Everyone and everything gets older, and dogs are no exception. Advances in veterinary medicine enable dogs to live longer than ever. This means that we must learn how to properly care for our senior dogs.
As your dog's caregiver, there are many ways you can help make his golden years comfortable and happy. Senior dogs are such a delight, and these sweet old souls deserve the best of everything.
When is a Dog Considered a Senior?
As a general rule, a dog is considered a senior around the age of seven. However, this varies a bit for each dog. The typical lifespan of a dog is said to be 12-15 years. Smaller dog breeds tend to live longer on average while large and giant dog breeds have shorter lifespans. Therefore, a small dog may be considered a senior at a slightly older age, such as age eight or nine. A large breed dog may become a senior around age five or six. Some dogs may appear to age faster than others; this may be due to genetic background and overall health.
Signs of Aging in Dogs
One of the most common signs noticed as dogs age is an overall "slowing down." Older dogs often have less endurance when exercising and may be slow to rise out of bed. They may be tentative on stairs and less enthusiastic about toys, games, or food.
Some older dogs will have less patience in certain situations, such as around active children or excited dogs. Sometimes, senior dogs appear confused, disoriented or less responsive than they were in their youth. Older dogs may also have urinary or fecal accidents in the house.
While all of the above signs are commonly seen with aging, they are not usually the result of the aging itself, but actually symptoms of various health problems.
Helping Your Senior Dog
The good news is that there are several adjustments you can make in your dog's environment that will help in his transition to senior status. Most of these require little sacrifice on your part and will make a positive difference for your dog.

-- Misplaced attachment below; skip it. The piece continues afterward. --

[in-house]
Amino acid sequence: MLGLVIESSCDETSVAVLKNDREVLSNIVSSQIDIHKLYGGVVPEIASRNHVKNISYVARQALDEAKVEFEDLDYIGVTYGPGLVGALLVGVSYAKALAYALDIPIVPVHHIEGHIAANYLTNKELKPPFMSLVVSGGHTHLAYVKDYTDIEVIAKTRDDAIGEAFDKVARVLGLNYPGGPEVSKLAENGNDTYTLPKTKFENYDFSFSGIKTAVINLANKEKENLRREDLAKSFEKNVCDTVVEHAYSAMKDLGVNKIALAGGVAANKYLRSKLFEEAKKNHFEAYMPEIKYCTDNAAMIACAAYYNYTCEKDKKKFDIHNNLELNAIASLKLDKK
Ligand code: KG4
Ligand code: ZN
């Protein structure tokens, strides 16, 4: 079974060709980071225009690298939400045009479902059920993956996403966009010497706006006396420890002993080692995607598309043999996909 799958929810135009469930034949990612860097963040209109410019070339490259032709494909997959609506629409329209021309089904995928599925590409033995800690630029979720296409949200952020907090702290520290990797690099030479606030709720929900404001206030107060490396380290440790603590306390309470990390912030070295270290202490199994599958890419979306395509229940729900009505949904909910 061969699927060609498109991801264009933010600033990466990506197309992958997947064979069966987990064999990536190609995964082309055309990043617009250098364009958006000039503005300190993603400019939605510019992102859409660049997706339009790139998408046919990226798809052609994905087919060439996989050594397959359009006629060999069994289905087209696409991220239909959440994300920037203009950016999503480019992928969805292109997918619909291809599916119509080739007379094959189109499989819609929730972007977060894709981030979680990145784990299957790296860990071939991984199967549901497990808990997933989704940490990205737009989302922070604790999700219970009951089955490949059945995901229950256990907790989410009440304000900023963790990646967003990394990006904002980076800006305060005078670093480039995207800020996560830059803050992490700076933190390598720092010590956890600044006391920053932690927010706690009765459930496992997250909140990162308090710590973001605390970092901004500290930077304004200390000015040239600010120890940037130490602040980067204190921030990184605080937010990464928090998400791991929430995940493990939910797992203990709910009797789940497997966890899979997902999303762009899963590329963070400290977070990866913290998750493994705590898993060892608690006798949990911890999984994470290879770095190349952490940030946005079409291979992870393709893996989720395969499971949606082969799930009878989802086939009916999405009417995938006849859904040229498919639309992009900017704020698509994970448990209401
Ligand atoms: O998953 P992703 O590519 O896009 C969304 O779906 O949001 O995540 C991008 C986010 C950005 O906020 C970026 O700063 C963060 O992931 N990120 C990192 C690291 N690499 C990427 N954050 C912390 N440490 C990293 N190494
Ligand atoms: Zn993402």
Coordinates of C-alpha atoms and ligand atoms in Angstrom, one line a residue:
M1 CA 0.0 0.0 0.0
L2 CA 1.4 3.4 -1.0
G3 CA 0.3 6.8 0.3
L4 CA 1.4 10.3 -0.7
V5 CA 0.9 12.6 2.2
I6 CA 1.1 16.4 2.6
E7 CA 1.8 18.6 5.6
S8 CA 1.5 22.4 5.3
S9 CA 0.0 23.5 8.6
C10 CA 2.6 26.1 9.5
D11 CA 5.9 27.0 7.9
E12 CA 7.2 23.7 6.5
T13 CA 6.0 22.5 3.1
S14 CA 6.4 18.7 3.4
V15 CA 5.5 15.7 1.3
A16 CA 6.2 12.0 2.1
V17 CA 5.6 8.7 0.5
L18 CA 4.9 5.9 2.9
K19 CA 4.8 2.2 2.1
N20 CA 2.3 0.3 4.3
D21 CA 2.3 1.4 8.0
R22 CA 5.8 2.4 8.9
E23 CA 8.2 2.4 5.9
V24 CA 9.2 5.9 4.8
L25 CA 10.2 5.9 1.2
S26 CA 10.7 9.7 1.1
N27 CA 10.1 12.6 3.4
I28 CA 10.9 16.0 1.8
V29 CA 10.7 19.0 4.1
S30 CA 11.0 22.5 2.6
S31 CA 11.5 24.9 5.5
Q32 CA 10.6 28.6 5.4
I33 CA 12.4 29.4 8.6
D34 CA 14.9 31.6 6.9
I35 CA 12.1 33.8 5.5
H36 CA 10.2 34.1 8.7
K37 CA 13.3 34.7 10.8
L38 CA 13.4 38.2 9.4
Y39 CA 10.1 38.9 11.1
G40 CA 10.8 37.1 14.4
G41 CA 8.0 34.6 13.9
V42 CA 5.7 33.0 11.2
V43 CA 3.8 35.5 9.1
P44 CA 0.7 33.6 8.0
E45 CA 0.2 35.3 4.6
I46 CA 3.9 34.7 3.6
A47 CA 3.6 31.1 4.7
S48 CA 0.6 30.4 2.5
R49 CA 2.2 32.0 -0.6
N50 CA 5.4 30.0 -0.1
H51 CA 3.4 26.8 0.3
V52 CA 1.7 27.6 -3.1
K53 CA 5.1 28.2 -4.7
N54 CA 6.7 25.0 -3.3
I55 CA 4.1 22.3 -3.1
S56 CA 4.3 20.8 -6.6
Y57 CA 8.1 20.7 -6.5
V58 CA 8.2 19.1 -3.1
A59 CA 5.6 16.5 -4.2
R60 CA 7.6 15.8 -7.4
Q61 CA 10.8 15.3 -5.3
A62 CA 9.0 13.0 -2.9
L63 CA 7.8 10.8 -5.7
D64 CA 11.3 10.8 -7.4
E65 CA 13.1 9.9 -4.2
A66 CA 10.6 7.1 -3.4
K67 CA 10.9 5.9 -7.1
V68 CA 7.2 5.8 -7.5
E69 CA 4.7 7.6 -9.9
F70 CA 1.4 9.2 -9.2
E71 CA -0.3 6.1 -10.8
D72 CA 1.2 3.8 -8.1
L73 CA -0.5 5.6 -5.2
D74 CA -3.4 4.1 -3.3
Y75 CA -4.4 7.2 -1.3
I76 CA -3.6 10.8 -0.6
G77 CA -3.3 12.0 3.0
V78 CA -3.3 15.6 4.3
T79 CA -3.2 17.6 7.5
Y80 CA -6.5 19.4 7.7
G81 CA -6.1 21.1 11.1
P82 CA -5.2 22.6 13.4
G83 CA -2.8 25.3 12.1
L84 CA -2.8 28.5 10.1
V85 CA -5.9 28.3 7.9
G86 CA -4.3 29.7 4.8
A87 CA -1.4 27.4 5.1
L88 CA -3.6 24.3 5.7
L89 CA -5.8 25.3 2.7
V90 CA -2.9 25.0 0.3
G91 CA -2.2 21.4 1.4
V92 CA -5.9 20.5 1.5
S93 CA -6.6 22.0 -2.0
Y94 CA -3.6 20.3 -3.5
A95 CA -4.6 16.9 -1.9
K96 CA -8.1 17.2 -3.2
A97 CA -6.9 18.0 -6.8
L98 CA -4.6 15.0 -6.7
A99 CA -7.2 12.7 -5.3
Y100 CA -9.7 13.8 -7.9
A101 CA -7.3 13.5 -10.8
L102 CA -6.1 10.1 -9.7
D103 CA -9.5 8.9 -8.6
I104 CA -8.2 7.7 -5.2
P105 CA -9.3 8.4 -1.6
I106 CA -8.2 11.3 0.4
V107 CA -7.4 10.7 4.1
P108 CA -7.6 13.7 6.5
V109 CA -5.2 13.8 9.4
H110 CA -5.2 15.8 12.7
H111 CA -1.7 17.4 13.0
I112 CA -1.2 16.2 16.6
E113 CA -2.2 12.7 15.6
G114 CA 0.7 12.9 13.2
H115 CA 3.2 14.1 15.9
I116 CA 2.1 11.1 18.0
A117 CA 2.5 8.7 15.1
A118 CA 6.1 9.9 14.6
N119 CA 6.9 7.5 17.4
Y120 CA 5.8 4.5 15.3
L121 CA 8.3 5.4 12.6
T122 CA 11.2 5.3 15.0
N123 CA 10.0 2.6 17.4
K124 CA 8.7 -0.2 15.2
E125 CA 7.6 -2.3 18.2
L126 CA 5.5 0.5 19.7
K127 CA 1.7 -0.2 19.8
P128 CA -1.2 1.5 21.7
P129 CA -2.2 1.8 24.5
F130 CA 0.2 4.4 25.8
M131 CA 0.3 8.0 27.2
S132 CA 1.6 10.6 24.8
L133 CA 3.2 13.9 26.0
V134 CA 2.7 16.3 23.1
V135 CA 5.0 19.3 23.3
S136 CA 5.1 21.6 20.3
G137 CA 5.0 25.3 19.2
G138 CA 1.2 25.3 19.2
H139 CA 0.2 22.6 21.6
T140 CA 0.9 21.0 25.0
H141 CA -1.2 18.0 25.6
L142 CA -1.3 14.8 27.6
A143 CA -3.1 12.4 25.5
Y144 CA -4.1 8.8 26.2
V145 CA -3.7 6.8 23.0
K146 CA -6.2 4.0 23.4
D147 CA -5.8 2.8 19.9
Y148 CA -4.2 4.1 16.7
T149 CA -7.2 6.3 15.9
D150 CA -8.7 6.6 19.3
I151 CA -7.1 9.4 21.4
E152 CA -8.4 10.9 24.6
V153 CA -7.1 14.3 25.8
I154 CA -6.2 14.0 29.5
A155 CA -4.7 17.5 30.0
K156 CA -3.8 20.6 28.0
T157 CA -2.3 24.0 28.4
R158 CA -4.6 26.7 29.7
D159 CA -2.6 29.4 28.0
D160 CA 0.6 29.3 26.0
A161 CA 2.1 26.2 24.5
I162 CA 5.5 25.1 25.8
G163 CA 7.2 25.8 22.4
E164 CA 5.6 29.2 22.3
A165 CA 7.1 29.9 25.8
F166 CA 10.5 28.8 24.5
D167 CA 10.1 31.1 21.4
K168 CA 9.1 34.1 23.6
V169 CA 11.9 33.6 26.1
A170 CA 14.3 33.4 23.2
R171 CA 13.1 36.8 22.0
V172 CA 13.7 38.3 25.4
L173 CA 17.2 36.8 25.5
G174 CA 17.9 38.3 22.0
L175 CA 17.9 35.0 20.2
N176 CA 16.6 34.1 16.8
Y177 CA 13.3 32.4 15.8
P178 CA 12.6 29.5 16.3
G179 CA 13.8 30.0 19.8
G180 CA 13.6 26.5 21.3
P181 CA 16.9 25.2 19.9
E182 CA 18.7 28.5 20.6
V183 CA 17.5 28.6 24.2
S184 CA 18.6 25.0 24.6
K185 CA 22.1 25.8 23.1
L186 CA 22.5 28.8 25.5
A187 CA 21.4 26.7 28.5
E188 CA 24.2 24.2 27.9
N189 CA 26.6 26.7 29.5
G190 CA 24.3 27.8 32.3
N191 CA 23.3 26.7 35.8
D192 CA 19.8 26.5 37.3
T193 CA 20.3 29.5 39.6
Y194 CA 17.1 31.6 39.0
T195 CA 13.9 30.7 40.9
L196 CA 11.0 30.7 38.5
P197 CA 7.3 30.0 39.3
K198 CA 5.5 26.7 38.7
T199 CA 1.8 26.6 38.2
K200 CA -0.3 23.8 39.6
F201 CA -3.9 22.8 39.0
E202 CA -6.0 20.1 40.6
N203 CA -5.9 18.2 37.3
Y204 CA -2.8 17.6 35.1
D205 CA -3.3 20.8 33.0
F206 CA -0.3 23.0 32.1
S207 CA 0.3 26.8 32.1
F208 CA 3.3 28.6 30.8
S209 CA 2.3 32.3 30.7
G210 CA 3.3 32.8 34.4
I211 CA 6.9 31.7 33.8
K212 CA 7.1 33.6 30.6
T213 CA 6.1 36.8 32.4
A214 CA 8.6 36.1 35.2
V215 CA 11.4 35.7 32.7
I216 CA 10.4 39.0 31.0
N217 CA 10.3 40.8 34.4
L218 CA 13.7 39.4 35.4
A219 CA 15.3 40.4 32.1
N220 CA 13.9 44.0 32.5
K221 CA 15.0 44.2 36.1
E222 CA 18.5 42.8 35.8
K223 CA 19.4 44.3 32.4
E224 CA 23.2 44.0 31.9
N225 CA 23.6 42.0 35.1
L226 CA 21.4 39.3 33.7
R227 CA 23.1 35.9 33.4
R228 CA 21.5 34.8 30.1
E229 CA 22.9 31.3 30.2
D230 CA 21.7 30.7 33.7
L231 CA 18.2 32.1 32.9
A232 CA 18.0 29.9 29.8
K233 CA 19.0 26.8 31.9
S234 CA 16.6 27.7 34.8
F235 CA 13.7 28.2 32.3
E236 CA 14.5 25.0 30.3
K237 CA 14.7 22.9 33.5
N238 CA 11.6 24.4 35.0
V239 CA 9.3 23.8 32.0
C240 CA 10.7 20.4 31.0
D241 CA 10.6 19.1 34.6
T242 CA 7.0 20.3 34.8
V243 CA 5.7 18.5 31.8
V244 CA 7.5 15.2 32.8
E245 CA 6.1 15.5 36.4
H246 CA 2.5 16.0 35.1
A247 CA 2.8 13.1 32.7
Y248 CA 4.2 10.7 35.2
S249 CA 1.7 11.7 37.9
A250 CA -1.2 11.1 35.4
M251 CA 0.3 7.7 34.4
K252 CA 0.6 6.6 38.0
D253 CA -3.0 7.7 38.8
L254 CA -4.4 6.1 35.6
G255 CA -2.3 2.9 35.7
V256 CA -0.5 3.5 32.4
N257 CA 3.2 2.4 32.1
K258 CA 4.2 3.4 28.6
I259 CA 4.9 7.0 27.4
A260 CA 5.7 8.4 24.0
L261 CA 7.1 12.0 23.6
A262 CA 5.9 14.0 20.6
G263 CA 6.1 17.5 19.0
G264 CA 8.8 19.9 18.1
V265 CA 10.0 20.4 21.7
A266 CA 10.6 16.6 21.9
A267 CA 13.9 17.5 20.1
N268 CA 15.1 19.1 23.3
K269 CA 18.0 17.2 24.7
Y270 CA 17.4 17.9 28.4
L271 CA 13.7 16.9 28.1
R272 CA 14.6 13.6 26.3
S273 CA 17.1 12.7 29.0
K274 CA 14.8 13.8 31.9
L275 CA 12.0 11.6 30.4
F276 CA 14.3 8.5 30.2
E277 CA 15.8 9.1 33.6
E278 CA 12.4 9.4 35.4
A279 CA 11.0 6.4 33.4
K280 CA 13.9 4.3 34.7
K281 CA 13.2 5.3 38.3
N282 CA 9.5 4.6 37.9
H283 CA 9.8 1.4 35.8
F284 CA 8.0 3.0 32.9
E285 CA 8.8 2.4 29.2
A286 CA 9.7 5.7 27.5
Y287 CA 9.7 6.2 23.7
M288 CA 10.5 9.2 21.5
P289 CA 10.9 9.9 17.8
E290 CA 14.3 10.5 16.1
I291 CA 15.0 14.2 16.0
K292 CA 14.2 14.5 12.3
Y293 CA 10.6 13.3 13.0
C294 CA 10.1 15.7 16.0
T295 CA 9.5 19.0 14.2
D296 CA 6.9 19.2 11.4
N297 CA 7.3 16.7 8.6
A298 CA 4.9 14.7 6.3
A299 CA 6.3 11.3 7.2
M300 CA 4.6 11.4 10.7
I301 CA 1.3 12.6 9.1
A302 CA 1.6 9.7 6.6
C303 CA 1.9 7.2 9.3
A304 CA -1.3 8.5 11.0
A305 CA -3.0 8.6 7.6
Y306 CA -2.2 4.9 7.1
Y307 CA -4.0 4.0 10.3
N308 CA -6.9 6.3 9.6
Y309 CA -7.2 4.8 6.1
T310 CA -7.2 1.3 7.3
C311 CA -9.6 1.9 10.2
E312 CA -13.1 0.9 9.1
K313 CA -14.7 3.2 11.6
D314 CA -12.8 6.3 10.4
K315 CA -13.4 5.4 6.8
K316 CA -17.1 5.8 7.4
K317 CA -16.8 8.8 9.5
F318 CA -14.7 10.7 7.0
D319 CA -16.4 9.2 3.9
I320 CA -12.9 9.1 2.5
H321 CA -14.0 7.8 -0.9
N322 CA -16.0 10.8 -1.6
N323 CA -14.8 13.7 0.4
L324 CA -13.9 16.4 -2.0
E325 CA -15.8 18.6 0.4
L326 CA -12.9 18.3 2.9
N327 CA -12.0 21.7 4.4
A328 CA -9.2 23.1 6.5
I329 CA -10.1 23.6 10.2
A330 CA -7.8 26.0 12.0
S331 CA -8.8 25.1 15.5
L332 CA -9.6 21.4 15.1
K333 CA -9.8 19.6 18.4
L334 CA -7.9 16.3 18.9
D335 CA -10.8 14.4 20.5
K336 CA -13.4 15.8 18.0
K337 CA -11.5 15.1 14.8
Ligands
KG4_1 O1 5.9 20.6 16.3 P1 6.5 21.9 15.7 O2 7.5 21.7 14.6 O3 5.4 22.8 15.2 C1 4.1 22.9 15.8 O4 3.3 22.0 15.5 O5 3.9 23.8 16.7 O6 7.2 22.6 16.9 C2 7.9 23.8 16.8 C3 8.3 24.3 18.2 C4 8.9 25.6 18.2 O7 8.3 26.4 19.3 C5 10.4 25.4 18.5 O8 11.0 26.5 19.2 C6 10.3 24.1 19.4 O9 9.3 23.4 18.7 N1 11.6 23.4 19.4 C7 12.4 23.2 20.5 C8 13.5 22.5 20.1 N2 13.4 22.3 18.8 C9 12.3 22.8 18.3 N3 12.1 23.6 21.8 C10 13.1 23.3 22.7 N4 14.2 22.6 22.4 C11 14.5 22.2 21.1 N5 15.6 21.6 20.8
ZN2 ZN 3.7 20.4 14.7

- Visit your vet every six months instead of once per year for wellness exams and health screenings. Make a budget to allow for lab work and diagnostic imaging.
- If your dog's endurance is declining or he is having trouble getting around, take slower and shorter walks several times a day rather than one or two long, brisk walks. However, do not stop exercise or significantly decrease it - your dog still needs to be active.
- For dogs having trouble getting around: use ramps on stairs or for getting up to furniture; place down mats with gripped bottoms on slick floors.
- Get a high-quality orthopedic dog bed. The extra cost is worth it when you consider how much more comfortable it will be for your dog's older, aching body.
- Allow your dog access to the outdoors for potty breaks more frequently. Consider putting down papers or absorbent pads for accidents.
- Feed a high-quality dog food. You may even look into a senior dog food formula. These often have fewer calories (to prevent weight gain), higher nutrient levels and sometimes even supplements to support an aging dog.
- Keep a log of your dog's health conditions and medications. Note any changes in behavior or health and contact your vet for help.
- Be patient and give lots of extra TLC!
This is a question that no one can really answer for you. Not all dogs will pass away gently in their sleep when their time has come (though we wish they all could). Because you know your dog better than anyone else, you will probably have a gut feeling when the end is approaching.
One general guideline is to look at "good days" versus "bad days." If your dog is experiencing more bad days than good days, and your vet cannot offer any treatments, then the time is near. Or, if treatments for a disease are so hard on your dog that they are hurting his quality of life, it may be time to consider humane euthanasia. This will be a difficult time that requires a lot of soul-searching.
Know that any decision you make out of love for your dog is the right decision. If he could, your dog would thank you for being his advocate.